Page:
Anonymous said...

Many believe that tangible items are the way to represent their legacy. Family heirlooms are usually what come to mind. Why burden our children with things we were not strong enough to let go of. This to me is not necessary. Knowledge and traditions are an amazing way to influence future generations. Teaching a better way of life will lead to a more prosperous future.

Sheeda M.

Anonymous said...

I agree to family legacy. I also believe in a family legacy left intangible such as preserved memories. Personally my great grandparents left heirlooms but what I know about them and my family history was information that was simply shared with me as a child. -D.E.C.

Anonymous said...

I think family legacy also defines who we are and the way we act, are values and are morals. We should pass on our good and bad experiences so our generations can learn and not make the same mistakes. Tangible and non-tangible family legacy are very important because both defines the future of our generations. (LCL)

Anonymous said...

The privilege to heritage is a personal right. People decide what to do with their valuables after they die. They could inherit to family, or to charity, or even to a cause that may be absurd to others. A.L.

Anonymous said...

Last Christmas, I found a box in my great-aunt's attic containing a number of personal documents about our family. The box contained the war diary of my ancestor who fought in the civil war. i hope to pass that diary down to my children to show them our family legacy of bravery and perseverance.
-A.B.

Anonymous said...

Many ideas and items should always be passed down as a family legacy, it gives people a reason to live give us a reason to believe. It distinguishes those with family legacy's away from others and makes them unique to the world. A family legacy can sometimes be looked at as a simple routine or item it can be looked at as a story or memory, it creates history, respect, love, and so much more. -J.J.V.

Anonymous said...

I don't want to leave any tangible memories of me when I pass on as I believe material items aren't nearly as important as your own legacy is. I hope that my legacy will be passed down as a great mother and determined student. I want to pass down my ability to stay positive in all situations and my happiness. Etel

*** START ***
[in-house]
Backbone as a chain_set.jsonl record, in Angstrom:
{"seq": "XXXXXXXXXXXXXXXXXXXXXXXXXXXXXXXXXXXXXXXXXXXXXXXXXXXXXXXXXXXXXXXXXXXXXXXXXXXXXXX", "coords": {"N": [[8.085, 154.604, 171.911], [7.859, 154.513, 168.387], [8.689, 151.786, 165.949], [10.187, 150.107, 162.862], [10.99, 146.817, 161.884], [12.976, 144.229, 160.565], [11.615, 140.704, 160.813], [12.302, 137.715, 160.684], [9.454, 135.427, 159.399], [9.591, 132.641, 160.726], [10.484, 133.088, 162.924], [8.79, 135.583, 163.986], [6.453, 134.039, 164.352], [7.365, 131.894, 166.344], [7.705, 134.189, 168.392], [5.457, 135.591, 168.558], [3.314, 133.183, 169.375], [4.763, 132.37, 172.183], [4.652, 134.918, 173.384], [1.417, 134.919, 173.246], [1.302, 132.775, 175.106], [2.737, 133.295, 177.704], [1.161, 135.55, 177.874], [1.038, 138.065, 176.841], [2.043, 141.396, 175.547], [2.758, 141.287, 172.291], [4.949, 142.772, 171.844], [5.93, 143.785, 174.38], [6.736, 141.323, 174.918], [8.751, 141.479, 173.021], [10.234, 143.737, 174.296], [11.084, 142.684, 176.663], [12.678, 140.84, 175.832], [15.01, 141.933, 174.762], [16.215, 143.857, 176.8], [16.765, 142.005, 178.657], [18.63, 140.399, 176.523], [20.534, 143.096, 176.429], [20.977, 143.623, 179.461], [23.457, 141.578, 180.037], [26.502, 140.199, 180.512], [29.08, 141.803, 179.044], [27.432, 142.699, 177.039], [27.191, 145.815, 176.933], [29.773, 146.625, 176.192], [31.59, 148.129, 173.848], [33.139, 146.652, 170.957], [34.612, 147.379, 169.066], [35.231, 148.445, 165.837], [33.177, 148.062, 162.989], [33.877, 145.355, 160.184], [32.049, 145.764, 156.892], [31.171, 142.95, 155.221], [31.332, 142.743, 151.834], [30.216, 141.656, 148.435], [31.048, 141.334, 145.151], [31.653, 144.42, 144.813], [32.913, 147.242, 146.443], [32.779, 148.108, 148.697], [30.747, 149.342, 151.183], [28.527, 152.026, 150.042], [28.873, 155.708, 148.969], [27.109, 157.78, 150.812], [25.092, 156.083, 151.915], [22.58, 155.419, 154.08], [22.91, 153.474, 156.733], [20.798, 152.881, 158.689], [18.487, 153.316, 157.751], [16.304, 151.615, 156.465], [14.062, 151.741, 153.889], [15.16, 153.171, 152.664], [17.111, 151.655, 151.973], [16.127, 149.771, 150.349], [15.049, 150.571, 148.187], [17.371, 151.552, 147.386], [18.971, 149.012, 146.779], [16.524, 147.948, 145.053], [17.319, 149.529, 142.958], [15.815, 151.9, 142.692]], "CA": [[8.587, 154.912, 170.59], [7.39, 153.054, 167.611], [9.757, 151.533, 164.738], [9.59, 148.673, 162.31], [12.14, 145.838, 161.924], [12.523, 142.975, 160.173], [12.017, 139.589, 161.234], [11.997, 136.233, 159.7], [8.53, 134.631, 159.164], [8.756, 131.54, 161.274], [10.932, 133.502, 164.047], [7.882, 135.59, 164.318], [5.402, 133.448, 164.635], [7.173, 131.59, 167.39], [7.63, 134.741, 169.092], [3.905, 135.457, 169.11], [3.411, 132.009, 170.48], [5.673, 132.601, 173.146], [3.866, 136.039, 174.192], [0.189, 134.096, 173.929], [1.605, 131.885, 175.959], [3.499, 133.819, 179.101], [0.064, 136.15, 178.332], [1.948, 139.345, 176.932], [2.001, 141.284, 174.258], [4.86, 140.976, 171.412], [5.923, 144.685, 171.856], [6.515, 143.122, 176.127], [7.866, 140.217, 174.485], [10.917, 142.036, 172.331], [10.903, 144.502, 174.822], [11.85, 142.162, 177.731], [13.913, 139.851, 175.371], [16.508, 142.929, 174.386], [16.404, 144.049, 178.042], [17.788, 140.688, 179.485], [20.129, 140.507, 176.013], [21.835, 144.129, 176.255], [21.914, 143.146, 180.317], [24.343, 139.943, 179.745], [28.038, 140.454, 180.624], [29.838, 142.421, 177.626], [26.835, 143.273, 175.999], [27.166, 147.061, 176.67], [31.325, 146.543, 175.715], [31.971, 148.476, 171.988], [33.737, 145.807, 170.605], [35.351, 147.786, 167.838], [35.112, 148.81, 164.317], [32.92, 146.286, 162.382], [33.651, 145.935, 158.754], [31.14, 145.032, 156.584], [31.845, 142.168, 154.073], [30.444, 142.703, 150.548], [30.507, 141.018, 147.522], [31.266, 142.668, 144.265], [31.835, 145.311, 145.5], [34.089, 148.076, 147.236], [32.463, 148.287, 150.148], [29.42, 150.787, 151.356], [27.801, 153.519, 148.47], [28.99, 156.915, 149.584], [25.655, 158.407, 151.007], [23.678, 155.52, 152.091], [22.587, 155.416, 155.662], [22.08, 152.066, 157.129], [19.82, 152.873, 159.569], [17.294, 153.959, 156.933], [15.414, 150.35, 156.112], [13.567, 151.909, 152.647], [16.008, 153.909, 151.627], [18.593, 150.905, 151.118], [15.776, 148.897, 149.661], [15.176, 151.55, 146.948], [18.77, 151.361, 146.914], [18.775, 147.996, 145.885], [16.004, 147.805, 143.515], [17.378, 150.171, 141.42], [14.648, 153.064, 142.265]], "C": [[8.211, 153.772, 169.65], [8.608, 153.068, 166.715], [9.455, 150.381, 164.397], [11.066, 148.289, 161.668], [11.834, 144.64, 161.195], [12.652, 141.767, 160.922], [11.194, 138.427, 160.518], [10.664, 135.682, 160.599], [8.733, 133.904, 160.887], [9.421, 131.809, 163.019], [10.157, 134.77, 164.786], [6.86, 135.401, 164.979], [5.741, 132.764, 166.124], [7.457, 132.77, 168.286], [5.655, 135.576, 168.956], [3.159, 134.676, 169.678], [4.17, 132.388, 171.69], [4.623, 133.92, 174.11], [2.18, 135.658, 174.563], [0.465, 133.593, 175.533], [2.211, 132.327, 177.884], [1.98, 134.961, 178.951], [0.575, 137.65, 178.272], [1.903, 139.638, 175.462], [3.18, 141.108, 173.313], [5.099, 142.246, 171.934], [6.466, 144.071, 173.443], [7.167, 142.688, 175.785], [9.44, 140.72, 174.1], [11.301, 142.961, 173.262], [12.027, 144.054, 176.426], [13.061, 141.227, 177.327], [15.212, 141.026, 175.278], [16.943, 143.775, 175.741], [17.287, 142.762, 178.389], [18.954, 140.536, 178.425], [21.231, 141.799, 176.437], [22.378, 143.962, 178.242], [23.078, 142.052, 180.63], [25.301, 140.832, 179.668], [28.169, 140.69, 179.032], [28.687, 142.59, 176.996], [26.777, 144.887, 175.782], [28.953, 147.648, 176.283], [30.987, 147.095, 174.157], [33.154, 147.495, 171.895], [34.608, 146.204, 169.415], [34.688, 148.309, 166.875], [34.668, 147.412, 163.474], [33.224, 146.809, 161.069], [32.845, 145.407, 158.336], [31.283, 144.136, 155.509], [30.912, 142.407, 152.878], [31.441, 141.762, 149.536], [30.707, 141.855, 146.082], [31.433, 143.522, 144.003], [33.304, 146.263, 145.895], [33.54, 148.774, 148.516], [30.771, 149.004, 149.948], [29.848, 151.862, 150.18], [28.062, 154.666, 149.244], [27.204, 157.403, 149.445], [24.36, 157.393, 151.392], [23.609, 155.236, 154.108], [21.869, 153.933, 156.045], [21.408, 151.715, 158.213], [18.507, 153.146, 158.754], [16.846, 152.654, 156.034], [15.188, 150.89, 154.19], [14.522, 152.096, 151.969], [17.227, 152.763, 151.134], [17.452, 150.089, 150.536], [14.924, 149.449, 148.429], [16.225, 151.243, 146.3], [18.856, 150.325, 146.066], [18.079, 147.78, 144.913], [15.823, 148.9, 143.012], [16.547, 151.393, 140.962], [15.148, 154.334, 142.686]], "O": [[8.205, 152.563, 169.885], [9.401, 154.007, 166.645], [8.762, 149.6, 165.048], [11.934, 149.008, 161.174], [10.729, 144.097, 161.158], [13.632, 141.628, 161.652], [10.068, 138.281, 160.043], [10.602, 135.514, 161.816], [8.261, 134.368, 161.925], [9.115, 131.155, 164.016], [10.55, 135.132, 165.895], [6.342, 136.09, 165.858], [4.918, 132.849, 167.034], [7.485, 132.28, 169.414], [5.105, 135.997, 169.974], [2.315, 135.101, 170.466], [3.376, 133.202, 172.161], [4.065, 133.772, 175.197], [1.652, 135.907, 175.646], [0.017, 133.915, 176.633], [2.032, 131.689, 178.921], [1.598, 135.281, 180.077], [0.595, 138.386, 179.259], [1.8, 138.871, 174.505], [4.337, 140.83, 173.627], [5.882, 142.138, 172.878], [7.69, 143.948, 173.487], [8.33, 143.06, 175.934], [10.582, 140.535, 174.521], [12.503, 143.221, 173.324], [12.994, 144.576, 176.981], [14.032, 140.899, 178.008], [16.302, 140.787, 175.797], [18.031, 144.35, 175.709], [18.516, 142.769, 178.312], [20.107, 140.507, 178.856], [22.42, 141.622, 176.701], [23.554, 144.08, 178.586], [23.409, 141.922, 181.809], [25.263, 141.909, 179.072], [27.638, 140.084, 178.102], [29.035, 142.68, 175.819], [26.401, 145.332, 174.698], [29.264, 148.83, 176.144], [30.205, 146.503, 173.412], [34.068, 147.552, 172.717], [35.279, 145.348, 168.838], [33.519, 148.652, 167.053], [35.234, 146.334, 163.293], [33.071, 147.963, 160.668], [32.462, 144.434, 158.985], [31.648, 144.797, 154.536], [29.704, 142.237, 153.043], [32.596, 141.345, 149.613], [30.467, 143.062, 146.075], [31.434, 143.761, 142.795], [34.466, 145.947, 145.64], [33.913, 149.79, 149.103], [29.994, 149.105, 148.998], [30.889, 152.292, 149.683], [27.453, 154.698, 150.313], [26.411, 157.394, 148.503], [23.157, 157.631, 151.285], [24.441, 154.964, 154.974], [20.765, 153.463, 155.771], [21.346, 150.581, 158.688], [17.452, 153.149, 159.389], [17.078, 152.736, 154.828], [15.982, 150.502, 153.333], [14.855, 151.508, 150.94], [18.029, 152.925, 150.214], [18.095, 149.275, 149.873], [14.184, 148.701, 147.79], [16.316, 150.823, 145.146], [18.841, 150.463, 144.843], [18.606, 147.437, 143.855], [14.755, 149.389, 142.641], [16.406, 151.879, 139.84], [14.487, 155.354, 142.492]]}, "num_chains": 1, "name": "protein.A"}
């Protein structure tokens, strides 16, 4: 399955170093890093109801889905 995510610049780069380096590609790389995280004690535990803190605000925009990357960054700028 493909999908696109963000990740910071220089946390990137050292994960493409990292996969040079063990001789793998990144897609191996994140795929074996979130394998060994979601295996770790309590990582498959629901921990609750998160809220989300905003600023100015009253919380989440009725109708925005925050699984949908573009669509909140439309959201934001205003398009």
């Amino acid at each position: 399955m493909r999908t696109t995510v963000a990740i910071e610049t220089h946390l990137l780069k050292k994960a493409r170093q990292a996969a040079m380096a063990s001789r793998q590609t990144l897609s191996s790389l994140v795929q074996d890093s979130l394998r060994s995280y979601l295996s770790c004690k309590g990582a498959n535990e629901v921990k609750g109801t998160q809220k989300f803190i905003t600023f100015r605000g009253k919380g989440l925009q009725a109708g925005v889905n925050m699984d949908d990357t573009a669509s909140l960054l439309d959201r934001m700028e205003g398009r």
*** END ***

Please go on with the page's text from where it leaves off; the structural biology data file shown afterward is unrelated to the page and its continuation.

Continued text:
A.N.A said...

I believe family legacy is an important and beautiful thing that has the ability to teach lessons and to enforce certain thoughts or ideas. Every important decision we face has the consequence of leaving behind a negative or positive legacy. How do you want to be remembered?

One of my favorite stories about my great-grandfather is that every night he sat at the dinner table with his suit jacket on, promptly at six o'clock pm. This moved me because it shows that he respected his wife's efforts and valued time with his family so much so that he was consistent in taking time away in his day to look presentable and be with his family. I want to be remembered as a man who is also dedicated to family time.

Anonymous said...

I agree with the right to family legacy. When I have children, chances are a lot of my elderly relatives will have passed on. I don't want my children to remember them by a photograph alone. I want them remembered for their kind hearts by the stories I tell them and the letters they have left behind, so they know the kinds of people that have left an imprint in their family and it's history. SJB

Anonymous said...

I agree with this right. A name in itself is a legacy, what you do with it, however is what determines what memories are left behind.